7 months, 3 weeks ago
Vaka Rangi Volume 3: Star Trek: The Next Generation (Seasons 2-5) is now available! Or if it's not yet, it will be presently.
This volume covers the years 1988-1992, framed (to borrow/paraphrase a bit from Jack) in terms of Star Trek: The Next Generation's “Fall and Rise”. Although the young Star Trek had ended the 1987-88 television season a popular, critical and ratings success, Leonard Maizlish's authoritarian micromanaging and Gene Roddenberry's failure to properly communicate his ideas to his staff drove the creative team away in droves. Worse still, one of the worst Writer's Guild Strikes of all time hit in 1988, absolutely crippling producer Maurice Hurley's attempts to do his job for the entire year. But Hurley made enemies and mistakes of his own, and by the time the Writer's Guild Strike finally lifted he was gone, and with him all remnants of Star Trek: The Next Generation's original creative team. Come 1989 the entire studio had been completely turned over, and an incoming motley crew of veteran TV producers and ambitious young freelancers were faced with the seemingly impossible challenge of keeping Star Trek: The Next Generation not just on course, but above water.
And yet somehow, against all odds and in spite of week-to-week quality during this period that can be charitably described as changeable, Star Trek: The Next Generation only continued to grow in fame and popularity. Its 1990 season finale became a landmark in television history, it came back in the fall with its highest rated episode ever since its pilot and a year after that would host the 25th Anniversary of the entire Star Trek franchise. And then, rumours began to circulate that Star Trek: The Next Generation might even be getting a sister show.
This book attempts to tell a story about how this television miracle happened. Each chapter is a heavily revised and expanded version of a blog post that appeared as part of the original Vaka Rangi blog project, and in some cases whole essays have been rewritten from the ground up entirely. Every episode of Star Trek: The Next Generation's second, third, fourth and fifth seasons is examined in detail, as well as the motion picture Star Trek V: The Final Frontier. This book version also includes a new set of “Totemic Artefacts” essays on the AMT/ERTL Star Trek: The Next Generation model kits released between 1988 and 1991 and an essay on Rick Sternbach and Mike Okuda's Star Trek: The Next Generation Technical Manual. Here's some of what else you can look forward to inside:
- Learn how The Borg came to be, and how the way they appeared in “Q Who” and “The Best of Both Worlds” was not the way they were originally intended to appear.
- Learn the true meaning of the secret connection between Star Trek: The Next Generation and Hayao Miyazaki's Nausicaä of the Valley of the Wind, and in particular that between Captain Picard and Princess Nausicaä.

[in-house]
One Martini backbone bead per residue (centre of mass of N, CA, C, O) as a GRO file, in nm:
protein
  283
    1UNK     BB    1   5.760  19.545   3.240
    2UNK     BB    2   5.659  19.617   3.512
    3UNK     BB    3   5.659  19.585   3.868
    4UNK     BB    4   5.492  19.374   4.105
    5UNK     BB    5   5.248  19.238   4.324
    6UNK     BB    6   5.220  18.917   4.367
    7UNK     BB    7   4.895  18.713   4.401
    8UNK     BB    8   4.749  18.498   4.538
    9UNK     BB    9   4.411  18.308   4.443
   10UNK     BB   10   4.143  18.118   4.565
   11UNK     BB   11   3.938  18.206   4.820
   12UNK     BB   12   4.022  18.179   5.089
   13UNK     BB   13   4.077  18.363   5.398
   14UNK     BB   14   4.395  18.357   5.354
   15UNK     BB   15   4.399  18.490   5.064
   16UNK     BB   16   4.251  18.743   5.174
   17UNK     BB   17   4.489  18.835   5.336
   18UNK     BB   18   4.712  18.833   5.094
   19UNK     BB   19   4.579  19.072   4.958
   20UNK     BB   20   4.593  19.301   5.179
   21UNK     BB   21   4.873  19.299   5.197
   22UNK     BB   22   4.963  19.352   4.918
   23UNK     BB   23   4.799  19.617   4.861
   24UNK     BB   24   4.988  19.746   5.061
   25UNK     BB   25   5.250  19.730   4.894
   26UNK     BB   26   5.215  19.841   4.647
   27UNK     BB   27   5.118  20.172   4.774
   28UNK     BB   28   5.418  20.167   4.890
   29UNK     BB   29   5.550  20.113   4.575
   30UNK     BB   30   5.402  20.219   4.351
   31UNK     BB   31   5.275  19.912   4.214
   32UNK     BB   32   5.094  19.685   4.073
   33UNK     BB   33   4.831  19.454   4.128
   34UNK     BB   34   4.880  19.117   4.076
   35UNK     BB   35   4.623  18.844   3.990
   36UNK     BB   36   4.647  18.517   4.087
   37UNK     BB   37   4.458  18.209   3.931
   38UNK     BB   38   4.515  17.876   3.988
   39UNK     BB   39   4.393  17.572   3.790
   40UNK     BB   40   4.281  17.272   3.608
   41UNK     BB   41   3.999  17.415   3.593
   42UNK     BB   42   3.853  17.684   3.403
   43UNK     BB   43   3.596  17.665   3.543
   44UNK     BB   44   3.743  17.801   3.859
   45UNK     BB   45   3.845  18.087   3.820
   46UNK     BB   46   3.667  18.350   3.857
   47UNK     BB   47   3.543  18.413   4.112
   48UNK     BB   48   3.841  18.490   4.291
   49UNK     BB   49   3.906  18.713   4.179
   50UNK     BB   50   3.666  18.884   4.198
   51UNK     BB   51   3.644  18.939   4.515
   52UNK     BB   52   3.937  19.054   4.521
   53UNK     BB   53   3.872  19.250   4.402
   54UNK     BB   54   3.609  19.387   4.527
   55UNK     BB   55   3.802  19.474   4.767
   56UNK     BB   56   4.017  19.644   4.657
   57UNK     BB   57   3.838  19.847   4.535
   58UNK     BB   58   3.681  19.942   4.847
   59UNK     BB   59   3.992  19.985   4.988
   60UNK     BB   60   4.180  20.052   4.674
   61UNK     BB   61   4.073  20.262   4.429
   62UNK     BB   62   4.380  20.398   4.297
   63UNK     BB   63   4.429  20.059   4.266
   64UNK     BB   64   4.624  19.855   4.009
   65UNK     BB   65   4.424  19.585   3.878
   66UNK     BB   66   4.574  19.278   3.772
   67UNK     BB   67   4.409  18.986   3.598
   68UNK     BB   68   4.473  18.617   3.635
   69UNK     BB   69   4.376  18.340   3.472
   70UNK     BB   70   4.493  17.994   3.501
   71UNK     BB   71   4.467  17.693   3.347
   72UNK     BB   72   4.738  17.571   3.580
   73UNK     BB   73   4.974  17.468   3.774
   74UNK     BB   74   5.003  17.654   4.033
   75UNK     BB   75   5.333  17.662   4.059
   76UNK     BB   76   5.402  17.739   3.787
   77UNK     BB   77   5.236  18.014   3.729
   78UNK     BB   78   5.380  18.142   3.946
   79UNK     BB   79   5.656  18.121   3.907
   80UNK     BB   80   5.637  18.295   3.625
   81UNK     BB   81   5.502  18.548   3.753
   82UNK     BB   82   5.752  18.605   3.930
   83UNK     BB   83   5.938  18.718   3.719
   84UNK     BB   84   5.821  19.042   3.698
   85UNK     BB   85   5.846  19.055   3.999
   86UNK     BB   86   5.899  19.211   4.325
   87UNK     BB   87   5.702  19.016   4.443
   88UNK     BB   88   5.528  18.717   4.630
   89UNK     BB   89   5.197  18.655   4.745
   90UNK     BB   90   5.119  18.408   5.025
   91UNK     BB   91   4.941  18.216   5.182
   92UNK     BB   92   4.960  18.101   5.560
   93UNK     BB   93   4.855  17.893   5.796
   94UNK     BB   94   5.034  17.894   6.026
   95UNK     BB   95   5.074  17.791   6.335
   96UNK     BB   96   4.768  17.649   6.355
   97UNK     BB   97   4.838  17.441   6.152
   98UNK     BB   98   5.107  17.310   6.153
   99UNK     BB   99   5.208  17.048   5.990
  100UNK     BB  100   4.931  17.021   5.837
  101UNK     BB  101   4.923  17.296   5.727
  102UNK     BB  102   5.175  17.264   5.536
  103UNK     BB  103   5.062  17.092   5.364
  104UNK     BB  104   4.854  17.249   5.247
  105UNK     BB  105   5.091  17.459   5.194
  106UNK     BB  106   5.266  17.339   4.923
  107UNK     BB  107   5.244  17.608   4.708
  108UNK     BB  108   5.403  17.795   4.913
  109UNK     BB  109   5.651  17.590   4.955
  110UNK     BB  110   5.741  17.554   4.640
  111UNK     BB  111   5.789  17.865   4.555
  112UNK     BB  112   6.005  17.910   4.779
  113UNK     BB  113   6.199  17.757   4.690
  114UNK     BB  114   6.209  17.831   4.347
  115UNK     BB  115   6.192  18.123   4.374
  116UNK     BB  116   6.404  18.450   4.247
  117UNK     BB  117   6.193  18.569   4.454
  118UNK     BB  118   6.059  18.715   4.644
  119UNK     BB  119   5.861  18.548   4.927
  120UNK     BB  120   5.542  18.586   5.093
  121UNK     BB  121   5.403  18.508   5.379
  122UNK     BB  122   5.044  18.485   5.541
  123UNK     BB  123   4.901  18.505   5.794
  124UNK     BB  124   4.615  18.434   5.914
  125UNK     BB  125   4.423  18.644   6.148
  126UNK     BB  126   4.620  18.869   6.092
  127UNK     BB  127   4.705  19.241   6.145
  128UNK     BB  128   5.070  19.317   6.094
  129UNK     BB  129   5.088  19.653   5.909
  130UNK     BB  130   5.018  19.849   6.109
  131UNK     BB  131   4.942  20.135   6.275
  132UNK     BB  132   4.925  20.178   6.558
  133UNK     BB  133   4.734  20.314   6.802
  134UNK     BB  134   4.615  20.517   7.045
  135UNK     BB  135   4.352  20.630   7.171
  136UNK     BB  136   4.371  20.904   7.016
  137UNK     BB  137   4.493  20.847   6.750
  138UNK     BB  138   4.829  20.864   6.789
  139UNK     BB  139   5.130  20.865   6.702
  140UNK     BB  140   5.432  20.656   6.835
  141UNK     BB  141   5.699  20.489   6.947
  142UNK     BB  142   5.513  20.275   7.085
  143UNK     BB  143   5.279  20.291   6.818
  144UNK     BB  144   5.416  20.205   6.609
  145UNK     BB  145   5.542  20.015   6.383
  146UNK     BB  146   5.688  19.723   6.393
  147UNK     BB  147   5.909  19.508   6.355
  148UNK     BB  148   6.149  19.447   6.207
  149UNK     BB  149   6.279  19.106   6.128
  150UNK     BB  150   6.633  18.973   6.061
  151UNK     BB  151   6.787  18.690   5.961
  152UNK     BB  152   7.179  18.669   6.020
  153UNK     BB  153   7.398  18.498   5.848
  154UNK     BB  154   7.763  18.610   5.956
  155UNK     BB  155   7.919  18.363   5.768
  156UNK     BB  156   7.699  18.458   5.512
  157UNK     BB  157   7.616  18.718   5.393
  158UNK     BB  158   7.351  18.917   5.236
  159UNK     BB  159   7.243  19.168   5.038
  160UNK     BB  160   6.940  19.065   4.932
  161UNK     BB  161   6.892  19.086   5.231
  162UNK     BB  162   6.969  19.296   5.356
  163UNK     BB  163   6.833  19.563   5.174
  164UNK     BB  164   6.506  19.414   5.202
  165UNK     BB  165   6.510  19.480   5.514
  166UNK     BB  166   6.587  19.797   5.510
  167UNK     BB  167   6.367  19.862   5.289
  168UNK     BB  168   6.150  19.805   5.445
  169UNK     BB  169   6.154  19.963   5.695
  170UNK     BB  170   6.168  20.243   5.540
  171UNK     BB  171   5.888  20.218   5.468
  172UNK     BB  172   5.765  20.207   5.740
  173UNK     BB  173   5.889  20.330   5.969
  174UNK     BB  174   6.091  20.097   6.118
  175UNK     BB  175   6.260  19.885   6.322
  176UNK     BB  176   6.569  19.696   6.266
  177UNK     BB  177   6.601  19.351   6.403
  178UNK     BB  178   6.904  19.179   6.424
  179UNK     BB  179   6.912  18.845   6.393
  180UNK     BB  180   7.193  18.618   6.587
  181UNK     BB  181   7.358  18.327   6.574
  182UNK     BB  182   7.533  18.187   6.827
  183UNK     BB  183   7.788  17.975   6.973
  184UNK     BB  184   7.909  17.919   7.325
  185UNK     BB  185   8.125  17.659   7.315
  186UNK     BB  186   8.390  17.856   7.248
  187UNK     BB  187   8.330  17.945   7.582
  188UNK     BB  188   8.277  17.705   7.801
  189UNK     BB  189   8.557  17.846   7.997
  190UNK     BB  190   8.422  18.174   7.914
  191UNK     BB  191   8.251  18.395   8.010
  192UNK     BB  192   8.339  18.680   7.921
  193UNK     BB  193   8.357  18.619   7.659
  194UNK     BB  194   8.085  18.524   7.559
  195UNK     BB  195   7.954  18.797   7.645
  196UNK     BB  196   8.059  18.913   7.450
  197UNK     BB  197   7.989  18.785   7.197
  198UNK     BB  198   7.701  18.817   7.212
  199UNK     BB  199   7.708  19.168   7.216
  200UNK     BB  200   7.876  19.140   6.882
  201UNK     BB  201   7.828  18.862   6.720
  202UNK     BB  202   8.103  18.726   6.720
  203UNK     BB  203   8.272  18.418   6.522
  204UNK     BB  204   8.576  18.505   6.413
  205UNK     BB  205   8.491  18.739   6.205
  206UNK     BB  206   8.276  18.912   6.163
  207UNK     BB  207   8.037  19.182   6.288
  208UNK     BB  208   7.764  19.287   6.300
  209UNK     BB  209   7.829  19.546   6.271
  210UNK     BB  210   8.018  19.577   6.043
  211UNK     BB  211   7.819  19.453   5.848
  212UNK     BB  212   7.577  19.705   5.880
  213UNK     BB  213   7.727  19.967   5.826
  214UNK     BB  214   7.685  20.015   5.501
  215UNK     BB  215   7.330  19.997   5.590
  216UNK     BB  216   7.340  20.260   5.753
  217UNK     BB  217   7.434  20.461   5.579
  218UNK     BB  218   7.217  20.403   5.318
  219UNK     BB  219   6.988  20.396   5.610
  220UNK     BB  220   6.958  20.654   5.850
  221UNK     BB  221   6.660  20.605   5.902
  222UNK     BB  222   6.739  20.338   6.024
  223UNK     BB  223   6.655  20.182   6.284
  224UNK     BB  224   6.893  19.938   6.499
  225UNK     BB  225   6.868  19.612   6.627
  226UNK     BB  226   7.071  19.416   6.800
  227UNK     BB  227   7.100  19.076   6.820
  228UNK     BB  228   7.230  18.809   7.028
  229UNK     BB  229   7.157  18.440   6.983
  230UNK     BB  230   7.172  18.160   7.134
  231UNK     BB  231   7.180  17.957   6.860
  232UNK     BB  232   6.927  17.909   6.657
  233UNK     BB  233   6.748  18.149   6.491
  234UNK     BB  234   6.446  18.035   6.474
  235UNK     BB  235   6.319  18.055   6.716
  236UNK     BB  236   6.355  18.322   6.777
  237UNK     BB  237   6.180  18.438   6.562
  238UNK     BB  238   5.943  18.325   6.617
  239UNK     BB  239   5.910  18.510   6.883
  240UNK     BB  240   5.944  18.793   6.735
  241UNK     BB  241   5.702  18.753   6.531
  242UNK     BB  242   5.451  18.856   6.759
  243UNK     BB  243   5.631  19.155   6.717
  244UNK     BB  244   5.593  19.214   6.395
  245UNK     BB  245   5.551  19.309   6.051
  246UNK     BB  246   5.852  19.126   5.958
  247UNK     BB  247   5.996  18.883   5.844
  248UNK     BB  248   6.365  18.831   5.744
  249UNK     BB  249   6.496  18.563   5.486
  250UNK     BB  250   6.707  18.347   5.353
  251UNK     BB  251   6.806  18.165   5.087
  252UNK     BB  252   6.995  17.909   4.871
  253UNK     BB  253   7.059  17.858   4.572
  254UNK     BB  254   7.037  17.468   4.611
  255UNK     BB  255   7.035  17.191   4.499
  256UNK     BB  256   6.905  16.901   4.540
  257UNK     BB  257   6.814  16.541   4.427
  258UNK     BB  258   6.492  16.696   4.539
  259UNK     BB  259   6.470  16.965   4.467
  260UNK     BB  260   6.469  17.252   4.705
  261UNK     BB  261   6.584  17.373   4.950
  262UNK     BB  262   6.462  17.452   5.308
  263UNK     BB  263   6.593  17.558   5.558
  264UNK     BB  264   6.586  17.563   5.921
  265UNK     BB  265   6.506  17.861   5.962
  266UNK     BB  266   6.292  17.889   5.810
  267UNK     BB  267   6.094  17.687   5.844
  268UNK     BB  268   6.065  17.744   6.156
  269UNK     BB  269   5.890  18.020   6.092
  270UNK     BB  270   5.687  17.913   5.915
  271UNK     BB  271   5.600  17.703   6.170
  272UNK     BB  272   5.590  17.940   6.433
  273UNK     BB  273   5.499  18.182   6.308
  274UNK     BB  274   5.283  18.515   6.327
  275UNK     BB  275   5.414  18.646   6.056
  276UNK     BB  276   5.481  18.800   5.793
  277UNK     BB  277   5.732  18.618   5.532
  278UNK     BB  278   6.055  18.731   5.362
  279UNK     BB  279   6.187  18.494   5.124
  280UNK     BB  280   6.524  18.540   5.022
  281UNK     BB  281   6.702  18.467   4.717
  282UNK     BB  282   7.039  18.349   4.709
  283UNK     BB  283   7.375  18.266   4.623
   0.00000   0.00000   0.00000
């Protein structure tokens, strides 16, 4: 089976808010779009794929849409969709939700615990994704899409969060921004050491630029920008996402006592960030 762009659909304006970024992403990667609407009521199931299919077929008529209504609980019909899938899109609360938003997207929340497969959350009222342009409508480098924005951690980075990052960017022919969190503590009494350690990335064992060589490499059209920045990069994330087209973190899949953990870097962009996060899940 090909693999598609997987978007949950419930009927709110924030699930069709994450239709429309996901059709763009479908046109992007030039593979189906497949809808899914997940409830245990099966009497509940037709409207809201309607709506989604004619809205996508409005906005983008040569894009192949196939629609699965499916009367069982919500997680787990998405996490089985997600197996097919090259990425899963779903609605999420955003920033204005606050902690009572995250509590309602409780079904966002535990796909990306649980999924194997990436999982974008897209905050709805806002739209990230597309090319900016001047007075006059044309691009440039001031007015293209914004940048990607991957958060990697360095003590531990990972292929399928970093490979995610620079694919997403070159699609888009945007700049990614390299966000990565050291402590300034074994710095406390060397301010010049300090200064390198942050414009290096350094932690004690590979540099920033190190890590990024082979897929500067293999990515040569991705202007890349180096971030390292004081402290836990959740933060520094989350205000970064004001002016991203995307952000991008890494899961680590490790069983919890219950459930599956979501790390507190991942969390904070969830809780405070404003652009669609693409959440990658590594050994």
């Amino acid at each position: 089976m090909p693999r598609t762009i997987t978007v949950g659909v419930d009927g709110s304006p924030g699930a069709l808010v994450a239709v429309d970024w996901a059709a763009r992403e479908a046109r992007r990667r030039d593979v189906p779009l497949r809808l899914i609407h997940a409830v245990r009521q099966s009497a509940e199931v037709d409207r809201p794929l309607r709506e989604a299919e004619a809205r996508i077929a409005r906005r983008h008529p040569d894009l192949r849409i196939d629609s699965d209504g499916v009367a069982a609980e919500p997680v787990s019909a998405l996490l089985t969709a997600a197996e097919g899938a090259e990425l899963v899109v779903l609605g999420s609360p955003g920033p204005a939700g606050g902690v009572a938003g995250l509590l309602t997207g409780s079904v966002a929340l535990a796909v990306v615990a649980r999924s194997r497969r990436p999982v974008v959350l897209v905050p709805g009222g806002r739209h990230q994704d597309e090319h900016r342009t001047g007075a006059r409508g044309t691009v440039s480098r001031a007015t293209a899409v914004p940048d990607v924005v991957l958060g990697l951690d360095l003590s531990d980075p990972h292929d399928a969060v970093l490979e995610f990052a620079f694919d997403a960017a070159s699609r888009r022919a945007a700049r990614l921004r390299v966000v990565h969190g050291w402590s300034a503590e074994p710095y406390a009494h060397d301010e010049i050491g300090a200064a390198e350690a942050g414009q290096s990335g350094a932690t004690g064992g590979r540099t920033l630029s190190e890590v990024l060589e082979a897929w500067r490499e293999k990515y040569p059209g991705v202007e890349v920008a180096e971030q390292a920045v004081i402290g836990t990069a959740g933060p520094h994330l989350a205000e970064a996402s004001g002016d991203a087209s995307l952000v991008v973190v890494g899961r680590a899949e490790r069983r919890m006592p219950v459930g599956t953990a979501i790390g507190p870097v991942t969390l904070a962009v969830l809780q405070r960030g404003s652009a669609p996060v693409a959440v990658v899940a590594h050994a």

- Find out how the consensus-worst Star Trek movie ever once had the very real potential to be the best.
- Meet the stewards who will usher in and guide Star Trek through its Golden Age, and the surprising nature of the backgrounds they all came from.
- Learn how Star Trek is both shaped by and shapes in turn the creative people who work with it.
- Find out what really happened in May of 1990, and why “The Best of Both Worlds” really left the impact it did.
- Learn how DC's Star Trek: The Next Generation tie-in comic sprang from the ranks of inconsequential merchandising ephemera to making a serious case for being the definitive version of the show.
- Learn the truth behind the infamous episodes “The Host” and “The Outcast”.
- See how Star Trek: The Next Generation reboots, reinvents, retcons and redeems itself over the course of 1991.
- Learn that Time is not an Arrow, but in truth yearns to be seen as free and unbound.
A note for fans: Please do keep in mind my essays on the episodes “The Child” and “Devil's Due”, which aired during the period this book covers, can actually be found in the previous volume on Star Trek Phase II, the film trilogy and Star Trek: The Next Generation's first season. This is because while they eventually saw versions released as part of Star Trek: The Next Generation, they were originally pitched to the unmade Star Trek Phase II television series in the 1970s, so I covered them alongside all the other scripts pitched to that show, filmed or unfilmed.
Speaking of, alongside this new volume I have also released two very minor edits of Vaka Rangi Volume 1 and Vaka Rangi Volume 2. This was done purely to make sure my books no longer deadname our dear host Elizabeth (who is cited and listed in the Acknowledgments section), though I also took the opportunity to clean up Volume 2's section on the Star Trek: Year Four comic series slightly, which, upon review, didn't meet my standards. Kindle users should be able to download the revised versions for free, and as for paperback owners: It's of course up to you whether you want to double-dip or not. Apologies: I can't afford to hire a copyeditor, so I have to look after all of my books' structural and formatting issues myself.
As always, all my Vaka Rangi books can be found on your favourite Amazon store. If you do enjoy them, I humbly request you consider sharing them with your friends and spreading the word, as it would mean quite a lot to me.
Thanks as always for all your support. I'll be gone for the next few weeks, but I've got something really big and really special planned for when I come back. I hope you all look forward to it!
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